Agencies eye basing fares on income, not age or disability
A struggling 19-year-old service worker barely earning enough to make ends meet has to pay $64 for her monthly Muni pass. A wealthy 66-year-old homeowner from Pacific Heights can purchase that same fare for $22.
With debate swirling in recent months over a proposal to provide free Muni service for The City’s low-income youths, a larger regional conversation has begun about the possibility of basing some transit fares on a customer’s ability to pay.
“It makes all the sense in the world to provide discounts based on need, instead of age,” said Ed Reiskin, director of the San Francisco Municipal Transportation Agency, which operates Muni. “Right now, we’d give almost a 70 percent fare discount to Warren Buffet. There is not a whole lot of logic in that.”
Spurred on by the debate surrounding the free Muni youth proposal, Reiskin said, the agency will issue a report on potential new fare policies in time for the early 2013 budget season.
The agency could get some guidance from the Metropolitan Transportation Commission, the region’s lead transit planning body. The MTC is currently conducting its own $1 million study of the issue.
“We have transit agencies that give volume discounts for passengers — basically, if a rider can afford to buy a bunch of trips, they get a deal,” commission spokesman Randy Rentschler said. “We need to ask ourselves, if we’re giving discounts, what kind should they be? Should it be for volume, or should it be based on economic need?”
If the commission and some of its regional transit partners pursued needs-based fare discounts, they would certainly be industry trailblazers.
The SFMTA currently provides a 50 percent discount for its Lifeline pass — a $32 monthly fare available for residents whose income equals or falls below 200 percent of federal poverty levels. However, only 19,535 passengers use that system, which is burdensome and requires a lot of paperwork for the agency and its customers.
Reiskin said he’d like to develop a fare system that cuts down on the red tape and provides discounts for those who need them, and full-fare rates for those who don’t. Reiskin said the program ideally would be cost-neutral, with prosperous older riders paying increased fares and lower-income adults paying less.
While Muni and a handful of smaller transit agencies provide needs-based discount, the expanded proposal being pursued by the SFMTA would likely be the most robust program in the country.
Such reforms could introduce more passengers to the system, Reiskin said, while reducing the number of riders who pay with cash, which typically slows down boarding. The plan could actually speed up service on Muni and make the system more efficient and cost-effective.
Reiskin said it would probably be easier for low-income passengers to pay a standard monthly base fare, but prices also could be tiered based on individual earning levels. In either case, the agency must comply with federal law requiring a 50 percent discount for disabled and senior passengers. At $22, the agency’s monthly pass for senior and disabled riders now offers a 66 percent discount.
Public services such as power and telephone service already provide needs-based discounts, Rentschler noted. With the advent of the Clipper card, the regional fare system administered by the MTC, he said the Bay Area has the infrastructure to come up with a needs-based discount service. But the competing policies of the MTC’s 26 transit agencies could complicate the issue, he said, so it would be important for the region to determine and agree on a cohesive discount fare policy.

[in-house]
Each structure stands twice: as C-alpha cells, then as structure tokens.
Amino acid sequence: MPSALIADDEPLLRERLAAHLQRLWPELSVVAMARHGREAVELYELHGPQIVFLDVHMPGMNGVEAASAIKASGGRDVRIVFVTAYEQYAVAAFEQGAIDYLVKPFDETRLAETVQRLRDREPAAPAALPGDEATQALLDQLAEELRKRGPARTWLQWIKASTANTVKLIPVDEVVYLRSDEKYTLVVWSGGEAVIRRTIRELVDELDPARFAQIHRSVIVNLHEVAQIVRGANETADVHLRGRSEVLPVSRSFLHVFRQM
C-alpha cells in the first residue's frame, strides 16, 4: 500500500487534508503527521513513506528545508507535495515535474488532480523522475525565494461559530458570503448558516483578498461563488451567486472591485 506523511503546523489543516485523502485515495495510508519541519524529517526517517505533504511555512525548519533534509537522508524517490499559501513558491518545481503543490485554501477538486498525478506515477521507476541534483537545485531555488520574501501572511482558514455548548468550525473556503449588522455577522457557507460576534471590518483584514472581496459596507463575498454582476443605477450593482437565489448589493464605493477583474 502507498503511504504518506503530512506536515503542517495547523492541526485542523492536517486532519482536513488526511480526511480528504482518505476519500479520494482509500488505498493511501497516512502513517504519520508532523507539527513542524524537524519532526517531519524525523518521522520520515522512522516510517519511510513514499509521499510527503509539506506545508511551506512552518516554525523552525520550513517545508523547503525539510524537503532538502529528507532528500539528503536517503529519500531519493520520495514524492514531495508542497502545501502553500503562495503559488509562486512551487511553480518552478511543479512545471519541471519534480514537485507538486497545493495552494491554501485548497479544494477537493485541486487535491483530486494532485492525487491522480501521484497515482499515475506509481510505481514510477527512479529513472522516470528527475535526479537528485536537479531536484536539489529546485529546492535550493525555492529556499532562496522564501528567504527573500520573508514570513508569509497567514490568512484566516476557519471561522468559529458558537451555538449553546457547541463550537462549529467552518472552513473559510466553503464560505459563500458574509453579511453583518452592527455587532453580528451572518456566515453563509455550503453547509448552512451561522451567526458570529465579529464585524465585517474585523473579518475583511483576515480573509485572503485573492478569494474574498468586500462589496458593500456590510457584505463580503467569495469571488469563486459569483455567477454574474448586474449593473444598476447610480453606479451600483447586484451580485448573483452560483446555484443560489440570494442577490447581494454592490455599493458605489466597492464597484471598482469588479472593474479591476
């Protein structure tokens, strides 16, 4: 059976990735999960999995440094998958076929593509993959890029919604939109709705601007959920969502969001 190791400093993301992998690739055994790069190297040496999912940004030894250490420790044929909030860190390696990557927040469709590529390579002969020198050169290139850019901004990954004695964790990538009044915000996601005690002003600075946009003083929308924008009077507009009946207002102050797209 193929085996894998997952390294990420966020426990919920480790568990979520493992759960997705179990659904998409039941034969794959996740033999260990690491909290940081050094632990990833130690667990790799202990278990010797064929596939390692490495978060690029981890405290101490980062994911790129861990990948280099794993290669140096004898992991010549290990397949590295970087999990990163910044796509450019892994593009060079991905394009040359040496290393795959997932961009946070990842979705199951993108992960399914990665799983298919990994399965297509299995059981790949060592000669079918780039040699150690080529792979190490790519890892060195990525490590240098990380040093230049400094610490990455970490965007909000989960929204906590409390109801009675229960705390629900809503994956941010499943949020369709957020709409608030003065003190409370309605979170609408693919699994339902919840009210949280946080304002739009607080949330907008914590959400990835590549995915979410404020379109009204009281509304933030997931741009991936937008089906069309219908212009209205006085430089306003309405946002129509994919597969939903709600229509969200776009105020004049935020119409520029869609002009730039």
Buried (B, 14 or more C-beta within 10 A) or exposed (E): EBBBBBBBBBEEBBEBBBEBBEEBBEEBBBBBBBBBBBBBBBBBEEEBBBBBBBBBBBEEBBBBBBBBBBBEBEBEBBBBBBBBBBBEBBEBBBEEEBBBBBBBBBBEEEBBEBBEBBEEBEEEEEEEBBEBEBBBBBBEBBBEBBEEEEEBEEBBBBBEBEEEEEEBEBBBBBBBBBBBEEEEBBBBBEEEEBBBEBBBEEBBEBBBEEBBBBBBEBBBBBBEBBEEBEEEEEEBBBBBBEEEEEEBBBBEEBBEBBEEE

Tom Radulovich, a board member at BART, noted that his agency provides discounts for parking at the agency’s lots, but doesn’t provide similar deals for its transit service. He said there is plenty of inequity in the agency’s fare policy.
“A 13-year-old is paying the same as a 61-year-old,” Radulovich said. “That probably isn’t right.”
While Radulovich called needs-based discounts an admirable goal, he added that any such plan would face plenty of challenges. Although the Clipper card provides the Bay Area with a regional fare system, the technology behind the program often moves slowly. Clipper’s fare-based algorithms are proprietary to Cubic, the private contractor that manufactures the card, and Radulovich said pricing policy changes can take years to implement.
Also, there is a stigma attached to riders who hold reduced-fare passes, he said. And although the MTC has embarked on a fare equity study, Radulovich said, the agency hasn’t established strong leadership in that area.
Any needs-based fare program also would have to assuage the considerable doubts of senior transit passengers, who could revolt against any proposal that reduces their discounts, said James Chionsini, a health care planning organizer at Senior Disability and Action.
“Many middle-class seniors are retired and on fixed incomes — they don’t need to see those incomes shrink,” Chionsini said. “They’re dealing with rising medicine costs, rising housing costs. Just because they’re not low-income doesn’t mean they’re not struggling. We support any program that increases access for transit riders. It just shouldn’t come at the expense of seniors.”
Despite barriers facing the plan, a needs-based discount is an admirable goal to pursue, said Cheryl Brinkman, a member of the SFMTA board of directors.
“If our goal is to make transit accessible, especially for people of low income, it shouldn’t be based solely on age, either young or old,” Brinkman said. “I love my parents, and they love getting the senior fare when they are in town, but they can afford to pay a full fare. Let’s spend the money where the need is the greatest and let those who can afford to pay full fare do so, regardless of age.”